Stage

Becoming Kinky: Some Things Beat Being Governor

Check out our a slideshow from the play's opening night.

What a smooth, hilarious thing the opening and world premiere of Becoming Kinky: The World According To Kinky Friedman was Monday night at the Mucky Duck, with the Kinkster himself gazing on.

By the time the first public performance was over, it was former Houstonian Ted Swindley's gently conceived script - careful not to go over the top but filled with pungent Kinksterisms - that won over the entire crowd, which included trial lawyer Dick DeGuerin and family, local socialite Kimberly DeLape, co-producer Carolyn Farb, and a phalanx of shutter-clicking photographers.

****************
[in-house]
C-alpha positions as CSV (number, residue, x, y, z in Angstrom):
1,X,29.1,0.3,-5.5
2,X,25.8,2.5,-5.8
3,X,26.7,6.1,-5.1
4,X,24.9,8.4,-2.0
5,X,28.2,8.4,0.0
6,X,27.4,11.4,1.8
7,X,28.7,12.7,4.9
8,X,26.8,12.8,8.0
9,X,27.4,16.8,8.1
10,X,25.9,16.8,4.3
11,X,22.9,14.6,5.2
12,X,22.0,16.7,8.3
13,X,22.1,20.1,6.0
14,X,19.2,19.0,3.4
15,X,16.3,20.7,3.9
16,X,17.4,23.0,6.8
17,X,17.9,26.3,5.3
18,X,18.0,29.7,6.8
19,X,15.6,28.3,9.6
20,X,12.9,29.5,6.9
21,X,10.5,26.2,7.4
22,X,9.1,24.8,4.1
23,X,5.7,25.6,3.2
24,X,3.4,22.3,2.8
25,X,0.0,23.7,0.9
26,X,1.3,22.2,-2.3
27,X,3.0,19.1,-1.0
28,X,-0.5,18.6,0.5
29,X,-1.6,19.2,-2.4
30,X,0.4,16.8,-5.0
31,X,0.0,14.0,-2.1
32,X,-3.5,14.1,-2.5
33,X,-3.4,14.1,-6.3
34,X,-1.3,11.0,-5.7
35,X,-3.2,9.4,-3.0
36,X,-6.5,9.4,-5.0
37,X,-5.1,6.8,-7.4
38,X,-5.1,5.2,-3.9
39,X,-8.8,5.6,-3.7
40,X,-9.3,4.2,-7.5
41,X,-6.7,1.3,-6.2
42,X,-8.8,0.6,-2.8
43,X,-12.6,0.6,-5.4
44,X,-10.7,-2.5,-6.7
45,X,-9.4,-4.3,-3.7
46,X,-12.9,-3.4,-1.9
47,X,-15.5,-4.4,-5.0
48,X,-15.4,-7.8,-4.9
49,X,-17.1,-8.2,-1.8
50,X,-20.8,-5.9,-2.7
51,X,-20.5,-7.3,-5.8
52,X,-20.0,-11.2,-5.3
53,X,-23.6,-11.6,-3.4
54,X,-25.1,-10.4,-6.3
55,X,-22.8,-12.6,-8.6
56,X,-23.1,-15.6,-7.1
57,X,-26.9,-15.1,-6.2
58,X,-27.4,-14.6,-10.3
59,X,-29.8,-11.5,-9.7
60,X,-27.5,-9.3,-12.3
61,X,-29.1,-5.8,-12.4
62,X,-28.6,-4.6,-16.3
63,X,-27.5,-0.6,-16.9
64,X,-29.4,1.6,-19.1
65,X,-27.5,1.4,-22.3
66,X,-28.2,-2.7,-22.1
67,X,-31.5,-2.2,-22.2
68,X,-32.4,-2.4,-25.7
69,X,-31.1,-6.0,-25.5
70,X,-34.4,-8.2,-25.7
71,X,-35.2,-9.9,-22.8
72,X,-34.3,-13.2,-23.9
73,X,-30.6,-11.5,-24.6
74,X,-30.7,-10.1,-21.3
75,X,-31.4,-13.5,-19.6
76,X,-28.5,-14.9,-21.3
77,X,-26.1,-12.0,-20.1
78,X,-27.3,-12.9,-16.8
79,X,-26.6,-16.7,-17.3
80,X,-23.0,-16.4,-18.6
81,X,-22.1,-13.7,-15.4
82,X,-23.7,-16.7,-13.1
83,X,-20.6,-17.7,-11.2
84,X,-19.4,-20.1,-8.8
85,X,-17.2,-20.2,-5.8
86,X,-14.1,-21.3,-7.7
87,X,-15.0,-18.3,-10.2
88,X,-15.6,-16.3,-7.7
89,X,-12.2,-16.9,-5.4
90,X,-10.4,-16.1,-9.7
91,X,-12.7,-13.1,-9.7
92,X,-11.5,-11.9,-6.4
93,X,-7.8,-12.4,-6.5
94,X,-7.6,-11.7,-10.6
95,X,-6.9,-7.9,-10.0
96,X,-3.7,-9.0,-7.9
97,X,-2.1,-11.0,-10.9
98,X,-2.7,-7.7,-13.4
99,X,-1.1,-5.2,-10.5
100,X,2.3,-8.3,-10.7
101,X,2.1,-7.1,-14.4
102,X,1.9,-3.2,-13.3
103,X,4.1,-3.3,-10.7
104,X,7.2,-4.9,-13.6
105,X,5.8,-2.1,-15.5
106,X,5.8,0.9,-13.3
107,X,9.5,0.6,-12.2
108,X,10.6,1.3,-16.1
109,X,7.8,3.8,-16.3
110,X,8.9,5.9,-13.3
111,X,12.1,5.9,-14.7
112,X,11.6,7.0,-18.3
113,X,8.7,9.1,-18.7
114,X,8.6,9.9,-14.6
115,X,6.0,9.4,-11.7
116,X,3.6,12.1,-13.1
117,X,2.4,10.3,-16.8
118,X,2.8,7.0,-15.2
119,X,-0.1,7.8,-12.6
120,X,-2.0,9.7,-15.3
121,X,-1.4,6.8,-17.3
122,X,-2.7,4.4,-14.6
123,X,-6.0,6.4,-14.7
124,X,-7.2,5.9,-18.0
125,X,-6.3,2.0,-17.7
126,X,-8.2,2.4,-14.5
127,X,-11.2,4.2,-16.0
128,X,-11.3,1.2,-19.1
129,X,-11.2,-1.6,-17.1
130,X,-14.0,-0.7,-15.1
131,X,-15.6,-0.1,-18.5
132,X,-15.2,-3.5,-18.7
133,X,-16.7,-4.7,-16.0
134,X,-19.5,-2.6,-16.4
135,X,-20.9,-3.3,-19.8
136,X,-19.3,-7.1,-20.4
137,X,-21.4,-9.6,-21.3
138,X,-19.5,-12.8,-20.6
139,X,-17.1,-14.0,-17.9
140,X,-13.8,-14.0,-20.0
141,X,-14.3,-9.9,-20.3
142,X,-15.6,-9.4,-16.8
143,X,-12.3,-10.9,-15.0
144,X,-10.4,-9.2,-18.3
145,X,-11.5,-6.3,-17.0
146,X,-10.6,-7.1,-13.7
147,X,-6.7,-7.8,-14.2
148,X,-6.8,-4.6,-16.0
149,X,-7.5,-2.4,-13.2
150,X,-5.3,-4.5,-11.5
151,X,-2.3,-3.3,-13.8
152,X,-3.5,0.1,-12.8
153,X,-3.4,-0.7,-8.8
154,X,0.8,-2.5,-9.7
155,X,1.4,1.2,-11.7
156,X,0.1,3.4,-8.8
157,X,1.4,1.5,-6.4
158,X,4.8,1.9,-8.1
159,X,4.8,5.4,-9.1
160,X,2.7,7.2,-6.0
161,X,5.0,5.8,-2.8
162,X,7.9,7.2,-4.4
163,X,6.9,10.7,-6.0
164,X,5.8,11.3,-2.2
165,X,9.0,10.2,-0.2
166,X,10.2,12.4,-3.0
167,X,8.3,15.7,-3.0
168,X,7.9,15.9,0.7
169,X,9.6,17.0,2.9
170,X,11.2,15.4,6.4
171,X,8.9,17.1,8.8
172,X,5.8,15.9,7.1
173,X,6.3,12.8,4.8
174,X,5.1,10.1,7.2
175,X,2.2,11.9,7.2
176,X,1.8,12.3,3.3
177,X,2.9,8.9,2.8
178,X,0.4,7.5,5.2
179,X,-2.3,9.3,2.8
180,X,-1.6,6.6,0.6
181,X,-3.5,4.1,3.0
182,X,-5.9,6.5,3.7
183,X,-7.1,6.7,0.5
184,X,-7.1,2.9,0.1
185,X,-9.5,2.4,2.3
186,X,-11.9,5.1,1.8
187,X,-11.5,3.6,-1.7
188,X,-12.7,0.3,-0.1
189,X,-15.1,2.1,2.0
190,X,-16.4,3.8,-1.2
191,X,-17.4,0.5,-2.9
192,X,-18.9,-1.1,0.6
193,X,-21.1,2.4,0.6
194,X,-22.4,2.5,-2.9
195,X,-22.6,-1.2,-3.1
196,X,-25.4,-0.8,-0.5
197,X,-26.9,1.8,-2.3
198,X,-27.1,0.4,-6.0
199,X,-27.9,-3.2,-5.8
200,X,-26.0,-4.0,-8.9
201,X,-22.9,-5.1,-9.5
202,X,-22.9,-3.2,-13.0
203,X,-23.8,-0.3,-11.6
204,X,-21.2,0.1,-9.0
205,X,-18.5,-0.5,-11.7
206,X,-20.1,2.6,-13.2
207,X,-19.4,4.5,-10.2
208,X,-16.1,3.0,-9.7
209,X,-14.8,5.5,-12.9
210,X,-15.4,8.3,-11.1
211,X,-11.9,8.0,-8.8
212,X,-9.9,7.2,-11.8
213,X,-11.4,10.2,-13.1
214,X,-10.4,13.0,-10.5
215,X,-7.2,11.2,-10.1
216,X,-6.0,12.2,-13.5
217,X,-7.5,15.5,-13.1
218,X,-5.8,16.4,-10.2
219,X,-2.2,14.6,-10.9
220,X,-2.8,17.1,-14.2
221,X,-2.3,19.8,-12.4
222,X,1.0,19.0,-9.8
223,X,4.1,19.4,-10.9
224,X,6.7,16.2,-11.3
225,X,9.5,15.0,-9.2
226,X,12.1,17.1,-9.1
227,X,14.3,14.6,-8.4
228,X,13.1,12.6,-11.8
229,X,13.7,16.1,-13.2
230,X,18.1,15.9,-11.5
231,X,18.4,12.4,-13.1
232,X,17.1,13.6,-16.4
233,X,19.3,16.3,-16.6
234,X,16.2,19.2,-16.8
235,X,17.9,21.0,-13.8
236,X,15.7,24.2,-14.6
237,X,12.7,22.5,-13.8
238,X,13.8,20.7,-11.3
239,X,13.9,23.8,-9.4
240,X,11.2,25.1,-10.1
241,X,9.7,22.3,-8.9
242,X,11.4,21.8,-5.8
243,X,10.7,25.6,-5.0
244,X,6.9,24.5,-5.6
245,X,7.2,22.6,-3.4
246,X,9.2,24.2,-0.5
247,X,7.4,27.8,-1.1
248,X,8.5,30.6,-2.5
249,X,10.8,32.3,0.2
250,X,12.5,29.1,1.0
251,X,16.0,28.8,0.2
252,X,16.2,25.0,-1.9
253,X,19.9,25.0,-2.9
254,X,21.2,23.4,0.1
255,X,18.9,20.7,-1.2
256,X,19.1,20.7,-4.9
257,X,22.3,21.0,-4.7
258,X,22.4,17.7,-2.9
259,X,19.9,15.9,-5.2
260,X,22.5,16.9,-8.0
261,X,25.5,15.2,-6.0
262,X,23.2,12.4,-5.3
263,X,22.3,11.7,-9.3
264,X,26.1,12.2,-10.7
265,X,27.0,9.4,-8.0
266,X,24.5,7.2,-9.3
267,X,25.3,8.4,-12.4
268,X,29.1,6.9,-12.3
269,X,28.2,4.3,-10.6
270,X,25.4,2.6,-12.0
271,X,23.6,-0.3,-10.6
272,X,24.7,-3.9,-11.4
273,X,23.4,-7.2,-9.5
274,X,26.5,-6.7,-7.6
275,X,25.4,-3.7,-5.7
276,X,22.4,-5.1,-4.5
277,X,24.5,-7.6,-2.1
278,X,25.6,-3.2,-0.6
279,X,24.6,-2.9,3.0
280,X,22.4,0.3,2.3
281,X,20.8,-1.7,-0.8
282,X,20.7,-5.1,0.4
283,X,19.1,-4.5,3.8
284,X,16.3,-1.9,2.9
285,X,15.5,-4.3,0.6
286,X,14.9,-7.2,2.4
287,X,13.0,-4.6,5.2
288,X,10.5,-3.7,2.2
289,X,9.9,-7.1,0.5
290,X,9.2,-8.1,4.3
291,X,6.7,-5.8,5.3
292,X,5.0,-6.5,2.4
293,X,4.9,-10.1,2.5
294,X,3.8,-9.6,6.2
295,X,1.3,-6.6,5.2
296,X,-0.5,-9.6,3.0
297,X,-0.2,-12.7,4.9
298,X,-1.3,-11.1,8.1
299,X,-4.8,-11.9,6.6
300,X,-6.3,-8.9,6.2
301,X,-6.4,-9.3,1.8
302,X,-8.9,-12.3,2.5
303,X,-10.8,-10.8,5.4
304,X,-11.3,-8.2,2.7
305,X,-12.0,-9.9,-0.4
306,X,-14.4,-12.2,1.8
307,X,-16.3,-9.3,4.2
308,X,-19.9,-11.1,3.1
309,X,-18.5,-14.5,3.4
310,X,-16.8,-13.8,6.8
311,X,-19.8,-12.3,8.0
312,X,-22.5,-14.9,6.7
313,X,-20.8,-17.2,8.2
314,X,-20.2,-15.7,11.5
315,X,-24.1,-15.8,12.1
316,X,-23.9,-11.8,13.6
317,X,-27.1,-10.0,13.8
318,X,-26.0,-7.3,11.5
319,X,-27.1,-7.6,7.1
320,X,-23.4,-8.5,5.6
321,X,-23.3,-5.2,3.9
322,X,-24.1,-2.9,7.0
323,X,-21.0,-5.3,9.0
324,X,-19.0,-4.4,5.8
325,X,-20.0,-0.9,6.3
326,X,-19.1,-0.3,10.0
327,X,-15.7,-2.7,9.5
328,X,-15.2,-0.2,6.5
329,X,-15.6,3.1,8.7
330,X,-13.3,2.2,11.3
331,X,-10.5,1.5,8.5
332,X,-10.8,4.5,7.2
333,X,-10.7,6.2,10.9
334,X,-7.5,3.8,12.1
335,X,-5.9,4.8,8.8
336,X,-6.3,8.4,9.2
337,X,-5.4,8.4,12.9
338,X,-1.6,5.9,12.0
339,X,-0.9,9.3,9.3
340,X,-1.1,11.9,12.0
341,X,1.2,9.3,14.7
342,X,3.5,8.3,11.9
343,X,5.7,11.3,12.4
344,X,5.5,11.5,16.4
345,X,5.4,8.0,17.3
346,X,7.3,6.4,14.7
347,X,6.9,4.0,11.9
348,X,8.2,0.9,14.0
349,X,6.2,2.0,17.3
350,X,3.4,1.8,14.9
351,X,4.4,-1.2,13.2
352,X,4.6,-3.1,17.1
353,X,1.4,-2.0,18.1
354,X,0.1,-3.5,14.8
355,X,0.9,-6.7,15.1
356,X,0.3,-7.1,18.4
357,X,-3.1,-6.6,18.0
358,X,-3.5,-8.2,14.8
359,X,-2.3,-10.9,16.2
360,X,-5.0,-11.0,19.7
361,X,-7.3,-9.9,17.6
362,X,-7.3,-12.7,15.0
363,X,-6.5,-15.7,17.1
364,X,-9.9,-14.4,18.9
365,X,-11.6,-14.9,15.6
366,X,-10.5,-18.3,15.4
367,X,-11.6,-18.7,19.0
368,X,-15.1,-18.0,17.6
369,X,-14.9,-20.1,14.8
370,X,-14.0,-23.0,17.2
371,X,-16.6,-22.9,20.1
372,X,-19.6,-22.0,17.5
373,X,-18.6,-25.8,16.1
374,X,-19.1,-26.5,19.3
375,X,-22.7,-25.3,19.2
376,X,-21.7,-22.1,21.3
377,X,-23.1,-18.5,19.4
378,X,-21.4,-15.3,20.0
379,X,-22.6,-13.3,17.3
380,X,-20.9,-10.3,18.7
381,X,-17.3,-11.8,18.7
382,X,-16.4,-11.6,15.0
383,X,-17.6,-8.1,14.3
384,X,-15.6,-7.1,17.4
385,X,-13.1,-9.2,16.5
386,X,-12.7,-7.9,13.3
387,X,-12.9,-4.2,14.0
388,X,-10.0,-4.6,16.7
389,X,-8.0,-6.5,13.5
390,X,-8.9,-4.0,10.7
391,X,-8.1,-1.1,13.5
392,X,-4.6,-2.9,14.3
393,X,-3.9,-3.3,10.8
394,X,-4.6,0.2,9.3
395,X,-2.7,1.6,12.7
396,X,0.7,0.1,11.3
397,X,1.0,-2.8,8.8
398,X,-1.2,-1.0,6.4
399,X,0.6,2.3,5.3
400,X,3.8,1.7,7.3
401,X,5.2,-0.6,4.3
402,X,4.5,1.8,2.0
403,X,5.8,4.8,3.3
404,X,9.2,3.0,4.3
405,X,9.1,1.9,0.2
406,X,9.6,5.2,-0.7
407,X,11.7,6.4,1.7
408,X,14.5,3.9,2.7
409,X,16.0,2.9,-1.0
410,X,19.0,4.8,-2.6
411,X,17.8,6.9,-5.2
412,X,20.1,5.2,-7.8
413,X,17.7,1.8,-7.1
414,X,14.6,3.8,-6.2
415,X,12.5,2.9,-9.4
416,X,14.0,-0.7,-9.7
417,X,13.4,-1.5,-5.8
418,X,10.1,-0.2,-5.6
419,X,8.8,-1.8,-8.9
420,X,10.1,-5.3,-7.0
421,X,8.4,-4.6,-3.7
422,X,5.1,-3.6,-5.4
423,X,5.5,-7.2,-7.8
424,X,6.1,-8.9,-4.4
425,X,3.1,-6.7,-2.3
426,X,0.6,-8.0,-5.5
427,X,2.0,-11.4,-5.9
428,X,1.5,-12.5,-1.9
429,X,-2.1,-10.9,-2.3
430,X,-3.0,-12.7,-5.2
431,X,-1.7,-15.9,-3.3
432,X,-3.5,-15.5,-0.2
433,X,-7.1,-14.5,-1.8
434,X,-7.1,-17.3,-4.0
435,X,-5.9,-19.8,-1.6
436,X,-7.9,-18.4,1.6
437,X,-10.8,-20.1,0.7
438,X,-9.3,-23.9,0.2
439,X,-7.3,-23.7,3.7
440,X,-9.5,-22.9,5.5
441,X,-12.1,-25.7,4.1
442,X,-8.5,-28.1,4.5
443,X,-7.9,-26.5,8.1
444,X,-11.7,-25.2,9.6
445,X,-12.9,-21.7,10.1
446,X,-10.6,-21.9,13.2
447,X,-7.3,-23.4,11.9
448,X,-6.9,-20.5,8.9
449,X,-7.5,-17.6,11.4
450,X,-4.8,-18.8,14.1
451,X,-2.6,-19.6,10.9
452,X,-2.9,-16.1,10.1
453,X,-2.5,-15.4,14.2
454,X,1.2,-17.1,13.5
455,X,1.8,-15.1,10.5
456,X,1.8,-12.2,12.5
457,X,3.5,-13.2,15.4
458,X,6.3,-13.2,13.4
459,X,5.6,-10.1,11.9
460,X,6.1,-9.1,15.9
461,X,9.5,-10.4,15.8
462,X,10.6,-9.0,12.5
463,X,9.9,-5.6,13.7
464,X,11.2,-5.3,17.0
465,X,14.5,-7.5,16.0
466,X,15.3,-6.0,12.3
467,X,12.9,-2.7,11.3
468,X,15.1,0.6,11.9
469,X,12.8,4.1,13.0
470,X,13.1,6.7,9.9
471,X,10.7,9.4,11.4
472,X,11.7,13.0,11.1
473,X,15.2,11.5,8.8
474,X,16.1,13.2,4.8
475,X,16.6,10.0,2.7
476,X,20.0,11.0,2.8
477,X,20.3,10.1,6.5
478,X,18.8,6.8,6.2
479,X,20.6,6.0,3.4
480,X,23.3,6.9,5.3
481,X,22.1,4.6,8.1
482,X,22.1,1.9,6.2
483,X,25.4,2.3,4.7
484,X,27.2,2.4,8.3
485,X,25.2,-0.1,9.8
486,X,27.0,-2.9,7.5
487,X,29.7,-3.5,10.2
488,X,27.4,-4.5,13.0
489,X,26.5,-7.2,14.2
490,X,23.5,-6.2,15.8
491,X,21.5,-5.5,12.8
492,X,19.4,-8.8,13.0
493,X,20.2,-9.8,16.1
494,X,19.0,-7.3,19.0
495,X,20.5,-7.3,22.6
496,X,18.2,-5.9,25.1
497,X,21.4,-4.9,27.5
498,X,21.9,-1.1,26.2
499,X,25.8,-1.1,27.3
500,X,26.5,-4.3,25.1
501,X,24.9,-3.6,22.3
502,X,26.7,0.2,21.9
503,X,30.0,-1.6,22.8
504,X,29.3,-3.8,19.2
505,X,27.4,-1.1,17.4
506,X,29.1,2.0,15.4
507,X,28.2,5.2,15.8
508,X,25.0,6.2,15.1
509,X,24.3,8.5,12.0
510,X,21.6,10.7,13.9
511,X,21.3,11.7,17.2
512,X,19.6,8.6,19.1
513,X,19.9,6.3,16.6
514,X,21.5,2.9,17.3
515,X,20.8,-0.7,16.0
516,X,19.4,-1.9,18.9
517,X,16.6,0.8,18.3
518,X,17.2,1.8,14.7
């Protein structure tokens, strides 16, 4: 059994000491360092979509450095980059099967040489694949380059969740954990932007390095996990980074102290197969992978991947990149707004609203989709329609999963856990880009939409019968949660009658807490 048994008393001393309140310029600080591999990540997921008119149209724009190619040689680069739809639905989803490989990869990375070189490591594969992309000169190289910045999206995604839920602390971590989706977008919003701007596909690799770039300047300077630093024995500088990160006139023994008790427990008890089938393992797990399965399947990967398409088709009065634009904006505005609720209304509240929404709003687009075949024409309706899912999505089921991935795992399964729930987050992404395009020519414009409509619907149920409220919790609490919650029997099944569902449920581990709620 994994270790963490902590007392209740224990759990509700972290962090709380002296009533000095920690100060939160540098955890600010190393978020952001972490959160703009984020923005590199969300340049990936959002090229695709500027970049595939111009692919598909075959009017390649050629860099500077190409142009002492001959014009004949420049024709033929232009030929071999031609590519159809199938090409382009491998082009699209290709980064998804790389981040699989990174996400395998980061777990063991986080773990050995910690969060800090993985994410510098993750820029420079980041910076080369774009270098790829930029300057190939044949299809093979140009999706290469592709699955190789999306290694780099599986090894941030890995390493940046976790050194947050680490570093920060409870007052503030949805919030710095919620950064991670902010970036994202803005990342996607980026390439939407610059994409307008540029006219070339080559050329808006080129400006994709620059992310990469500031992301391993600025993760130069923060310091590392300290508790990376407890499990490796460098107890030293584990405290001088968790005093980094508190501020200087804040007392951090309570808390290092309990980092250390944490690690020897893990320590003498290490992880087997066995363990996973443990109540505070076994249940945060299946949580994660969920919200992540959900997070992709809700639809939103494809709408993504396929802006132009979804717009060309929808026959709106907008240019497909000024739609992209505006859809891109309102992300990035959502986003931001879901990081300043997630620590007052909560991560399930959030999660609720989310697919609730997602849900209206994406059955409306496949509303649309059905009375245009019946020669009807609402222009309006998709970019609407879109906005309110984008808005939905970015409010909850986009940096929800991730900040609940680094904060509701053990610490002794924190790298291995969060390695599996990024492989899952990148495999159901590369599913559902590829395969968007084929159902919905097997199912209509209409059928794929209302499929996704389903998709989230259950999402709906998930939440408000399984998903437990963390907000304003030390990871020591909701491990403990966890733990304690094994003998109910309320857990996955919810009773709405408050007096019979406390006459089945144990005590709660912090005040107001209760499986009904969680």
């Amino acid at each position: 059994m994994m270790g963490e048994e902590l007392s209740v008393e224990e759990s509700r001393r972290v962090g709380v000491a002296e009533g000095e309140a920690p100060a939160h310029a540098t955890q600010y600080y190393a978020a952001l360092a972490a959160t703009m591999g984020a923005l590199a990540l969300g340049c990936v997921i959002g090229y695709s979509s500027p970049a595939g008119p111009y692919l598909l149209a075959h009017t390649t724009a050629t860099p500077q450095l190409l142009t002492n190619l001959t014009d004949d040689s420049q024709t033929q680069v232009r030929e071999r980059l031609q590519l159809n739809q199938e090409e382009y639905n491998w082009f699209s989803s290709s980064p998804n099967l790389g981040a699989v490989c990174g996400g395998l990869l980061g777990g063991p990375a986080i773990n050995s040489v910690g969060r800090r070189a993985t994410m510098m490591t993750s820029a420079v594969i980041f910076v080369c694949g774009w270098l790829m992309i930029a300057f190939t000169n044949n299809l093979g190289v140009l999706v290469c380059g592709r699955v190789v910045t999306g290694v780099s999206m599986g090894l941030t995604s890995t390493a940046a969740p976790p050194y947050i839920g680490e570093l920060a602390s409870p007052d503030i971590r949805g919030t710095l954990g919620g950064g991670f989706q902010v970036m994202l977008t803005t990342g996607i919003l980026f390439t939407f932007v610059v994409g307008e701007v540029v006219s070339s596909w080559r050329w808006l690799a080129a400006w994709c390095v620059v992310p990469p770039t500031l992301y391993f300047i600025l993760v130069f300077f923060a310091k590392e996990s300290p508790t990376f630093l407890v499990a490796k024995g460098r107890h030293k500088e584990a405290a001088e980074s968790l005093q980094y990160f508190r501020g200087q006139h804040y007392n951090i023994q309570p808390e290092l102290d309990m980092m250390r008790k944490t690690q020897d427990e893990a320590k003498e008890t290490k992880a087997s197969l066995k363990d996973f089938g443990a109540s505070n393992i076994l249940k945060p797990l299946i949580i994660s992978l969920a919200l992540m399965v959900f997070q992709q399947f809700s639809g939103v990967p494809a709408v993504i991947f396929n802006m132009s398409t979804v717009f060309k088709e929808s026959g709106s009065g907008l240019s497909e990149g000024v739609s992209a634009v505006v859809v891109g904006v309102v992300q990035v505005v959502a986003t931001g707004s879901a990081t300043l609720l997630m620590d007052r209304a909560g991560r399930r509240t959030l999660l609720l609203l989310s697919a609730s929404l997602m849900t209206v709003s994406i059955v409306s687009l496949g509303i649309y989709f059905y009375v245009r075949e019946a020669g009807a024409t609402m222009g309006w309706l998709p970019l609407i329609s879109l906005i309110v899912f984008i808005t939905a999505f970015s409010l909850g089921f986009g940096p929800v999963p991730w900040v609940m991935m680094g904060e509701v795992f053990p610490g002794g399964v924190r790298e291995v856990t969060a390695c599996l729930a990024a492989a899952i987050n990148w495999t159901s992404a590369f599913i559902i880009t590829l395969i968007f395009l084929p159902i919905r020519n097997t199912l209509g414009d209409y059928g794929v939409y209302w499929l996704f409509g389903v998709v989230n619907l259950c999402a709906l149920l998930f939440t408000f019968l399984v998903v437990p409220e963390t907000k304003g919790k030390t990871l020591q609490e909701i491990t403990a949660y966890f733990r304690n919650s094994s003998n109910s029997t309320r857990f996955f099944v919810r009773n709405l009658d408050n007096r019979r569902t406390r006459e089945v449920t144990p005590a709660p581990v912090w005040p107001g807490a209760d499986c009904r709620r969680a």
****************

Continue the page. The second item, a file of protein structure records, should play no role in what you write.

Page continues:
There was plenty of Kinky's bigger-than-the-silver-screen bravado, inherent Texas swagger and confirmed-bachelor wiliness in Swindley's script; the man wrote Always... Patsy Cline, so he knows what he's doing. And it is Swindley's script and stage adaptation that make this play such a winner, at least in its infancy.

At this young age, the production is in flux, but fortunately it is a very agreeable sort of flux. It captures an essence of something so Texan, so decent and so cool that all of us born between the Rio Grande, the Red River and the Sabine will be proud to claim it as our own.

As far as acting goes, country singer Jesse Dayton got through his stage debut most admirably. And with a performance belying his age, young Conroe-based actor Ross Bautsch as Friedman in his young Peace-Corp-hippie days easily proved that he has been on the stage since before elementary school and his years studying theater at USC.

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William Michael Smith